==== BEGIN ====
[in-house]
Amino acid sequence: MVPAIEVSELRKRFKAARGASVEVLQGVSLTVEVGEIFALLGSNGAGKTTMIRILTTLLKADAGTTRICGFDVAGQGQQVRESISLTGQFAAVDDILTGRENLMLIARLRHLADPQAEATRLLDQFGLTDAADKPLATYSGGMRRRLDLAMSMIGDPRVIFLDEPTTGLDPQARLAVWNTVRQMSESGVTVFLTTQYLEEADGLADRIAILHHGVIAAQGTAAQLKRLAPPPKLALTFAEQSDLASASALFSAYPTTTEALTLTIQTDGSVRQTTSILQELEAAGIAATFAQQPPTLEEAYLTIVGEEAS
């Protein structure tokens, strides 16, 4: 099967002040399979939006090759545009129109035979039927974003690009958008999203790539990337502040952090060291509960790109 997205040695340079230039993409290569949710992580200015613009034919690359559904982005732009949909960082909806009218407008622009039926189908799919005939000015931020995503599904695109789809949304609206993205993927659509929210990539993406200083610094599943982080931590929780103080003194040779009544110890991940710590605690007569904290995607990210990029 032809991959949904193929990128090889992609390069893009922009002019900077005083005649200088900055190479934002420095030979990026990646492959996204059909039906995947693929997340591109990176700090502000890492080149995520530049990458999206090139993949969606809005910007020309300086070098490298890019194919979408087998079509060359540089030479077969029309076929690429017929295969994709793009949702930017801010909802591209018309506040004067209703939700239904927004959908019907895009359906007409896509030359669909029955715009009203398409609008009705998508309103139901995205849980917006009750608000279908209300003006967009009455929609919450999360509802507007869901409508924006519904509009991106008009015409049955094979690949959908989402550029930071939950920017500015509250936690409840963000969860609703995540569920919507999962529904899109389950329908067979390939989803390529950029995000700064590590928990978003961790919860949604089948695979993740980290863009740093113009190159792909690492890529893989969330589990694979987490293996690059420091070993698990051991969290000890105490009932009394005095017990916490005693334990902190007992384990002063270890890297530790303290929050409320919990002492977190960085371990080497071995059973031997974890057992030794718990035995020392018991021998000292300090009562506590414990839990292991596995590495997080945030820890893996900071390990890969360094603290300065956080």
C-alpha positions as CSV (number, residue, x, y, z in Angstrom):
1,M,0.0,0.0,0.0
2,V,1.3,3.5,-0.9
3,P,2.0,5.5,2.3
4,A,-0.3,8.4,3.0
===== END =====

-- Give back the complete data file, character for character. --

[in-house]
Amino acid sequence: MVPAIEVSELRKRFKAARGASVEVLQGVSLTVEVGEIFALLGSNGAGKTTMIRILTTLLKADAGTTRICGFDVAGQGQQVRESISLTGQFAAVDDILTGRENLMLIARLRHLADPQAEATRLLDQFGLTDAADKPLATYSGGMRRRLDLAMSMIGDPRVIFLDEPTTGLDPQARLAVWNTVRQMSESGVTVFLTTQYLEEADGLADRIAILHHGVIAAQGTAAQLKRLAPPPKLALTFAEQSDLASASALFSAYPTTTEALTLTIQTDGSVRQTTSILQELEAAGIAATFAQQPPTLEEAYLTIVGEEAS
């Protein structure tokens, strides 16, 4: 099967002040399979939006090759545009129109035979039927974003690009958008999203790539990337502040952090060291509960790109 997205040695340079230039993409290569949710992580200015613009034919690359559904982005732009949909960082909806009218407008622009039926189908799919005939000015931020995503599904695109789809949304609206993205993927659509929210990539993406200083610094599943982080931590929780103080003194040779009544110890991940710590605690007569904290995607990210990029 032809991959949904193929990128090889992609390069893009922009002019900077005083005649200088900055190479934002420095030979990026990646492959996204059909039906995947693929997340591109990176700090502000890492080149995520530049990458999206090139993949969606809005910007020309300086070098490298890019194919979408087998079509060359540089030479077969029309076929690429017929295969994709793009949702930017801010909802591209018309506040004067209703939700239904927004959908019907895009359906007409896509030359669909029955715009009203398409609008009705998508309103139901995205849980917006009750608000279908209300003006967009009455929609919450999360509802507007869901409508924006519904509009991106008009015409049955094979690949959908989402550029930071939950920017500015509250936690409840963000969860609703995540569920919507999962529904899109389950329908067979390939989803390529950029995000700064590590928990978003961790919860949604089948695979993740980290863009740093113009190159792909690492890529893989969330589990694979987490293996690059420091070993698990051991969290000890105490009932009394005095017990916490005693334990902190007992384990002063270890890297530790303290929050409320919990002492977190960085371990080497071995059973031997974890057992030794718990035995020392018991021998000292300090009562506590414990839990292991596995590495997080945030820890893996900071390990890969360094603290300065956080």
C-alpha positions as CSV (number, residue, x, y, z in Angstrom):
1,M,0.0,0.0,0.0
2,V,1.3,3.5,-0.9
3,P,2.0,5.5,2.3
4,A,-0.3,8.4,3.0